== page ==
Writing101. Daily prompt.
More and more of us go to bed too late because of sleep procrastination. What are the nighttime rituals that keep you up before finally dozing off?
Coleridge’s Ancient Mariner had it right. Sleep, it is a blessed thing. Without it, it’s difficult to function, without it I stumble around in a haze of exhaustion, my constant focus on staying awake and making it through the day. I look back on my life now and wonder how I ever survived. How did I stay in jobs? How did I stay sane? Why didn’t I get help?
What’s the response if you mention you can’t sleep? For me, there were several:
You just need to pull yourself together. Anyone can sleep if she only tries. It’s all in your mind. Just tell yourself you will sleep, and of course you will. It’s not nearly as bad as you think…stop whinging, pull yourself together…
I’ve heard them all. So I lived with it. Then one morning, driving to work (late as usual), I heard a specialist in sleep disorders interviewed. It was a moment of revelation- he described me! I had a sleep disorder, therefore I could get help.
Imagine the power of that moment, the sense of liberation I felt.
I saw a hypnotherapist. I slept.
I shall never forget the next day. I spent it in wonder, marveling at how I felt. If I felt like this, I could accomplish anything. Fly to the moon! Climb Mt Everest! No limits! Maybe those people who slept well, always felt like this?
It wasn’t permanent. I struggled on. Naturally a night person, I went to bed late, took hours to go to sleep and stumbled out of bed, jet-lagged, every morning. I rarely did the things I knew might help me sleep.
Then, a few years ago… brain surgery. My sleep was destroyed. I persevered and endured and heard stories of others whose sleep had been destroyed following brain surgery.
Until… crisis. I could endure not one minute longer.
An emergency visit to the doctor I had recently found ( a miracle in itself) followed, a demand to be hospitalized and sedated and insistence it happen that day. He took the necessary steps. I was sedated that day and hospitalized the next. (And my undying gratitude to my wonderful friend who stood steadfastly by me through this time- thank you Brian. )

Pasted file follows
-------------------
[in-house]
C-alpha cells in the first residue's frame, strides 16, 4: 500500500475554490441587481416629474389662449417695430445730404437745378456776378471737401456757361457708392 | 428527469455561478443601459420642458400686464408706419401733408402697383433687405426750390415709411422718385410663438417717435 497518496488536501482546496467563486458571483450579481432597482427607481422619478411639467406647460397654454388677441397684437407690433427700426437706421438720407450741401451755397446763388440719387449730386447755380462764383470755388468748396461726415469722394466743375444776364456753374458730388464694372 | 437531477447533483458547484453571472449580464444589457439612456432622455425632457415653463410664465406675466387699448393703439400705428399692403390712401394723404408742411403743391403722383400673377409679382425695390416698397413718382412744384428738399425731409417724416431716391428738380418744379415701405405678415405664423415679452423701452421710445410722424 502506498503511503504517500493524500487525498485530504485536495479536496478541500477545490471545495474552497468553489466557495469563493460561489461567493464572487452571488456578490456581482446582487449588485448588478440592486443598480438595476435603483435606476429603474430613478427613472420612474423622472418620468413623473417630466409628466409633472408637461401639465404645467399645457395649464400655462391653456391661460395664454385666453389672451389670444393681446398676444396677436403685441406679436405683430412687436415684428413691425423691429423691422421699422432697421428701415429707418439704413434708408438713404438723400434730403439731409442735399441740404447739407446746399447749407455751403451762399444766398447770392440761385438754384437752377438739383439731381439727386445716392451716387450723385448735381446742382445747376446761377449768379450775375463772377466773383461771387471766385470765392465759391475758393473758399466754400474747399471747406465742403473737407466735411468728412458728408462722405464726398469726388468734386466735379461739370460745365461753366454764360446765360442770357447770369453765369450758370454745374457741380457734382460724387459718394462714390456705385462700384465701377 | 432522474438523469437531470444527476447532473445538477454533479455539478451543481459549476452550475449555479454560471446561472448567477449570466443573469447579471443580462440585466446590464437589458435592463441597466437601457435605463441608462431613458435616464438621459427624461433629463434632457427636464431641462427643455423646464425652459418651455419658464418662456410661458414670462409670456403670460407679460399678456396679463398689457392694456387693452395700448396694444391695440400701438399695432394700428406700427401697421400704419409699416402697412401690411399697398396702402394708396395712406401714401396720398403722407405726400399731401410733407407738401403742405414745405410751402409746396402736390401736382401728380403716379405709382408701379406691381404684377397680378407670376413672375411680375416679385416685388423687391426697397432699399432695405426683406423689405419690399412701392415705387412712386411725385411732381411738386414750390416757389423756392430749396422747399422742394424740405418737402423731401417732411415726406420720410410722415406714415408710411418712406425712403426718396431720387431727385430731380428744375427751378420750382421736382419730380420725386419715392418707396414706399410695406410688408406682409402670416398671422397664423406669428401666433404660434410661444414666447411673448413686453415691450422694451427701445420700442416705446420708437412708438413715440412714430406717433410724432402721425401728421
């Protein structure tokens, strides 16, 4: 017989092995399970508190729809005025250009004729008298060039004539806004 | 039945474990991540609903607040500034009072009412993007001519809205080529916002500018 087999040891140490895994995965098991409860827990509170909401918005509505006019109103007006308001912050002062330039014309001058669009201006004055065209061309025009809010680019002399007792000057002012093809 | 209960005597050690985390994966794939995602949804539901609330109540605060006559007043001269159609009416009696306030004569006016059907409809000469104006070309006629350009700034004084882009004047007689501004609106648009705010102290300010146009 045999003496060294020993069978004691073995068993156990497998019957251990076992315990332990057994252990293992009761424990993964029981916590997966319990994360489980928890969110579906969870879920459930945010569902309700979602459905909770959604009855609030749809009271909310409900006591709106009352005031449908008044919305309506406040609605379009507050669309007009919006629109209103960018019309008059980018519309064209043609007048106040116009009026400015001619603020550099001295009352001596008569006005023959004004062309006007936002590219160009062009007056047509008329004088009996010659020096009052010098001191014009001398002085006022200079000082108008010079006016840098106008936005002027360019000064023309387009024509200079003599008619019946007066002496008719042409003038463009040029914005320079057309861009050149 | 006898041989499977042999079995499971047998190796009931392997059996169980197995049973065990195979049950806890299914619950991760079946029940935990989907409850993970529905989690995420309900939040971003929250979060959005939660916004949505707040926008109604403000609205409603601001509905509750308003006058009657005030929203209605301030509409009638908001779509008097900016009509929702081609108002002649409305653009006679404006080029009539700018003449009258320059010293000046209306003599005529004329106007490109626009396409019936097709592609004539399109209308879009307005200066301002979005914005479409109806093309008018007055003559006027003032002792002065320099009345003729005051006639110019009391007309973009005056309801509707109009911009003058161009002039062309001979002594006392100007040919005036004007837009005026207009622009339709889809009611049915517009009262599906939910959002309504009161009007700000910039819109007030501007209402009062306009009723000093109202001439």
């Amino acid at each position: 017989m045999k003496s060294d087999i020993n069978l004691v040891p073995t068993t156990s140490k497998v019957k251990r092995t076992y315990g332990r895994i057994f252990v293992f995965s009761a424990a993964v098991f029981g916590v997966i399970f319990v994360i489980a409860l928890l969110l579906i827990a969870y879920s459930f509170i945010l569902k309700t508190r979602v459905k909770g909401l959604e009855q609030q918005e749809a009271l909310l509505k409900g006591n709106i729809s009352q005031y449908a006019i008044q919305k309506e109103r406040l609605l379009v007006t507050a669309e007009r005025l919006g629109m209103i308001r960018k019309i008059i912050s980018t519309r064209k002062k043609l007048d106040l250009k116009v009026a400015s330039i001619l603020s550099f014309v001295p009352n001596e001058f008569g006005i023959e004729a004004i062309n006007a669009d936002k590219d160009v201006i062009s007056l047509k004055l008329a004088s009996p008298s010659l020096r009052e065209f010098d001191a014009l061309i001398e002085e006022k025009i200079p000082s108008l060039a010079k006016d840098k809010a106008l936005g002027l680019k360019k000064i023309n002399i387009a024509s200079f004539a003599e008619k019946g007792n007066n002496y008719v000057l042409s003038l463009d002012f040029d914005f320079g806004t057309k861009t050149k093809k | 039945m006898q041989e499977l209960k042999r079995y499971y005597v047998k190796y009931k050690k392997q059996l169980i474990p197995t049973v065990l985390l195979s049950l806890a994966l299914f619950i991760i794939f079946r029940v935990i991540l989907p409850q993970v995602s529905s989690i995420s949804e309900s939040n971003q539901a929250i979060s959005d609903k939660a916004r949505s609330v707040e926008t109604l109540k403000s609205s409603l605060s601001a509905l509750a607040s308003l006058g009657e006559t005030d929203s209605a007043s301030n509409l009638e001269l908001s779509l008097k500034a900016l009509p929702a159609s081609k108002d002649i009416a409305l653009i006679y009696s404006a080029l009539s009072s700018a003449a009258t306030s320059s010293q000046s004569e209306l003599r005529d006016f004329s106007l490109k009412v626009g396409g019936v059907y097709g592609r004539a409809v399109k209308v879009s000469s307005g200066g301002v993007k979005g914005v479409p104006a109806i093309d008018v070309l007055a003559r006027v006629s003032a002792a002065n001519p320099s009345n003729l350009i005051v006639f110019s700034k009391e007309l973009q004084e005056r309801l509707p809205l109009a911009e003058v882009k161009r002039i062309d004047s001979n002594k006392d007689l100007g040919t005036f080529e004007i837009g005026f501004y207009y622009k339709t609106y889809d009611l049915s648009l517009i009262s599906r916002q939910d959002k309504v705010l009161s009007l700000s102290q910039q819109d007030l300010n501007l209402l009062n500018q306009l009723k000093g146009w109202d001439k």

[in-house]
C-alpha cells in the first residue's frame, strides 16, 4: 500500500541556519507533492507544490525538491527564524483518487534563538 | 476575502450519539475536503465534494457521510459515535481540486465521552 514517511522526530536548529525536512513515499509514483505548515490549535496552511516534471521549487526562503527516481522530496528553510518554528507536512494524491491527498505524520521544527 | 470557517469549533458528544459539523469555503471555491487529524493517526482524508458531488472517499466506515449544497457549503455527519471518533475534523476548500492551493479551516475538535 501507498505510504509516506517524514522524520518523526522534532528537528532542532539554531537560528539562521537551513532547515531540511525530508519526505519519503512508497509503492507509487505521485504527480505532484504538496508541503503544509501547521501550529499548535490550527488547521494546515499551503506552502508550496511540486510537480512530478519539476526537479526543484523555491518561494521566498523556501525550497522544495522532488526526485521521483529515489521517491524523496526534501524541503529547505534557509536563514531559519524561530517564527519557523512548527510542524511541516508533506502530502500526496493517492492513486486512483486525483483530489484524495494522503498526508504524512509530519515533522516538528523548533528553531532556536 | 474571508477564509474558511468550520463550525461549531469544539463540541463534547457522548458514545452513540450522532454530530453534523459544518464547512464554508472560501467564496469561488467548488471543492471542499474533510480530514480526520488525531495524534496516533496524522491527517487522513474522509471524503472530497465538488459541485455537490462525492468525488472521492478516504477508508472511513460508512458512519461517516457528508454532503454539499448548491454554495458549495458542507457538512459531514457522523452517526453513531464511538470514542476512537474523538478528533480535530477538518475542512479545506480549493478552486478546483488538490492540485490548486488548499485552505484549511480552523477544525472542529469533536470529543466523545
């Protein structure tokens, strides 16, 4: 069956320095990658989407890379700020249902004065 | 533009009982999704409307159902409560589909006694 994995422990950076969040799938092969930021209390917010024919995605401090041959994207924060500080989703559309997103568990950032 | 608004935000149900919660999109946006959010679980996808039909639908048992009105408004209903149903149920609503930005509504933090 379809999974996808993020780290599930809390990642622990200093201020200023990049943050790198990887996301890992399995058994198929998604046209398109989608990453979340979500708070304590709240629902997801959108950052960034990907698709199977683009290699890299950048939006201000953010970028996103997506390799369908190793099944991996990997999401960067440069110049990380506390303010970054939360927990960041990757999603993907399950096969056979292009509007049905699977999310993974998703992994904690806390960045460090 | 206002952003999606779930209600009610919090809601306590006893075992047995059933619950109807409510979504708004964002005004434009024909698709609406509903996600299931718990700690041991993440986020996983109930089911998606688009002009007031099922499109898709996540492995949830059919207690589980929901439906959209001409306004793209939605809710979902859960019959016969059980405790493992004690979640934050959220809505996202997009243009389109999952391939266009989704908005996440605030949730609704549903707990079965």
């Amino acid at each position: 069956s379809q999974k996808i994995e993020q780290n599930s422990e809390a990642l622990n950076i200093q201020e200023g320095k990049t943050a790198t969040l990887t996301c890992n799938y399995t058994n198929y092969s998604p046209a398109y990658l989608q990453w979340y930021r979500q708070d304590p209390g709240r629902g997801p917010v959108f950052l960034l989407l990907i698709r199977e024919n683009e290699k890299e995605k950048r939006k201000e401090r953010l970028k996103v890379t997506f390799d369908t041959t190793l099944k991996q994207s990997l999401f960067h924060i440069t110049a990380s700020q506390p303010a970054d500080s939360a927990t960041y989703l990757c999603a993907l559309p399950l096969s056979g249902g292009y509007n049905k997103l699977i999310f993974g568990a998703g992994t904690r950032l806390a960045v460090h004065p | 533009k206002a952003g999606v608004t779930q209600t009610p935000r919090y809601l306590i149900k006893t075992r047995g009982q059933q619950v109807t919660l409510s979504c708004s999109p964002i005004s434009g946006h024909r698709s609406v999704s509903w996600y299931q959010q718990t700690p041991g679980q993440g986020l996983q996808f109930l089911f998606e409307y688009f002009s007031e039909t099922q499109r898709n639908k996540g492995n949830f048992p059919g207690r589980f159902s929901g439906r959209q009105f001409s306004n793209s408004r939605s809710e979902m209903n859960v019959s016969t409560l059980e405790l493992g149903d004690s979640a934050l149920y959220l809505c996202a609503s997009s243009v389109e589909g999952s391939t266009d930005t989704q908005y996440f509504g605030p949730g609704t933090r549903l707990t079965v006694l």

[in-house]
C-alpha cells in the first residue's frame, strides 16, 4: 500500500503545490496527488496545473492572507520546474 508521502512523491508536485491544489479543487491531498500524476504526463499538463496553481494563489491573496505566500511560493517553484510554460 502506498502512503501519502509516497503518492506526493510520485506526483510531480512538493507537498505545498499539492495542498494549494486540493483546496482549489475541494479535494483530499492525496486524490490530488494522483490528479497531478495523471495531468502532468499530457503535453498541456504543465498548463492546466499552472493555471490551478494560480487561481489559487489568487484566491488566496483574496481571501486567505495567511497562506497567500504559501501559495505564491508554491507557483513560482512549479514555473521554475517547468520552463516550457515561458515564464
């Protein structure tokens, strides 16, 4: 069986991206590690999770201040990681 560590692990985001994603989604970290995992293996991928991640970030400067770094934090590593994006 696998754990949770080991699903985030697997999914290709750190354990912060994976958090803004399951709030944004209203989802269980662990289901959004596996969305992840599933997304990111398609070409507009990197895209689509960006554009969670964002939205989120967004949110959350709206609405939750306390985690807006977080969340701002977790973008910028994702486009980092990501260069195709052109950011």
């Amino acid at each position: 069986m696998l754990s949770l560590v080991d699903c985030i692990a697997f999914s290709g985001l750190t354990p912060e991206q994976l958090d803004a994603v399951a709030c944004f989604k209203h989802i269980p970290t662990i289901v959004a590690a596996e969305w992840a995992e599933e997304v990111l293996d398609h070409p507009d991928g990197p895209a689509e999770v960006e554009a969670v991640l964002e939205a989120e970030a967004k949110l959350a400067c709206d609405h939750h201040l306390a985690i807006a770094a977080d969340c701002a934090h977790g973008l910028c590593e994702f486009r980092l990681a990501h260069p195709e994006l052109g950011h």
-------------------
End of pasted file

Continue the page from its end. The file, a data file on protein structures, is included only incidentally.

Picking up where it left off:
So, nighttime rituals? routines? Yes! I have evening routines. I’ve learnt their importance.
- No television, no phone calls, no computer after a particular time;
- mindfulness practice and walking a few hours before bedtime;
- the same bedtime every night and the bedroom only for sleeping and loving;
- And the other usual routines- showering, teeth cleaning etc…. and for me attending to the needs of a stoma.
I’m not that good at sticking to these routines, even though I know the consequences of neglecting them.
And yes, I have rituals. I find the routine of bedtime soothing and settling, but the rituals lift it to being somehow hallowed.
- Settling; becoming aware of my posture; taking some time to focus on my breath;
- Lighting a candle and and placing flowers on my small table if I have them;
- Remembering those I love; practising a loving-kindness meditation;
- And reflecting on the day with gratitude. There is always something for which to be grateful.
Do I always do this? I confess that I don’t. I have no excuse and I choose not to beat myself up about it. I know some of the habits that will disrupt the flow – I must tape any TV programs I want to watch and it’s better if I don’t have a novel waiting to be read. I seem to have little discipline.
Writing this has reminded me of the beauty of my simple evening. Tonight I will start my routines early and I will finish the day with candles, beauty, quietness and a grateful heart.